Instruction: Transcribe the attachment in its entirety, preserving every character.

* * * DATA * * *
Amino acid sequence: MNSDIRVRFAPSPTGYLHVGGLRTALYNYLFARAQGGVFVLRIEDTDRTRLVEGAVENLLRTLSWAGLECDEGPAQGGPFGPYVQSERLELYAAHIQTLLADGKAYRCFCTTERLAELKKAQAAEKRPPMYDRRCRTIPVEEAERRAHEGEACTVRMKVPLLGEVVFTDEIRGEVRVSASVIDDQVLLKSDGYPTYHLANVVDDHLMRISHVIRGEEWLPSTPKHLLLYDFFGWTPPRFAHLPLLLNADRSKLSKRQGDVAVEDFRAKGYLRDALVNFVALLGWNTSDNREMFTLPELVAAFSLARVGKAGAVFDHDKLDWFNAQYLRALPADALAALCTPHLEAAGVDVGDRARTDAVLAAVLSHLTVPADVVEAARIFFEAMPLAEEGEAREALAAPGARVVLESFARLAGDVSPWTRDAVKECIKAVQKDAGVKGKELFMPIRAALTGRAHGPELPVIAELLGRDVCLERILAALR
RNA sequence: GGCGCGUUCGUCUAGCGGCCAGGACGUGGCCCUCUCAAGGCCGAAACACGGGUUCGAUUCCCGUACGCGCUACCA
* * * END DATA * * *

Amino acid sequence: MNSDIRVRFAPSPTGYLHVGGLRTALYNYLFARAQGGVFVLRIEDTDRTRLVEGAVENLLRTLSWAGLECDEGPAQGGPFGPYVQSERLELYAAHIQTLLADGKAYRCFCTTERLAELKKAQAAEKRPPMYDRRCRTIPVEEAERRAHEGEACTVRMKVPLLGEVVFTDEIRGEVRVSASVIDDQVLLKSDGYPTYHLANVVDDHLMRISHVIRGEEWLPSTPKHLLLYDFFGWTPPRFAHLPLLLNADRSKLSKRQGDVAVEDFRAKGYLRDALVNFVALLGWNTSDNREMFTLPELVAAFSLARVGKAGAVFDHDKLDWFNAQYLRALPADALAALCTPHLEAAGVDVGDRARTDAVLAAVLSHLTVPADVVEAARIFFEAMPLAEEGEAREALAAPGARVVLESFARLAGDVSPWTRDAVKECIKAVQKDAGVKGKELFMPIRAALTGRAHGPELPVIAELLGRDVCLERILAALR
RNA sequence: GGCGCGUUCGUCUAGCGGCCAGGACGUGGCCCUCUCAAGGCCGAAACACGGGUUCGAUUCCCGUACGCGCUACCA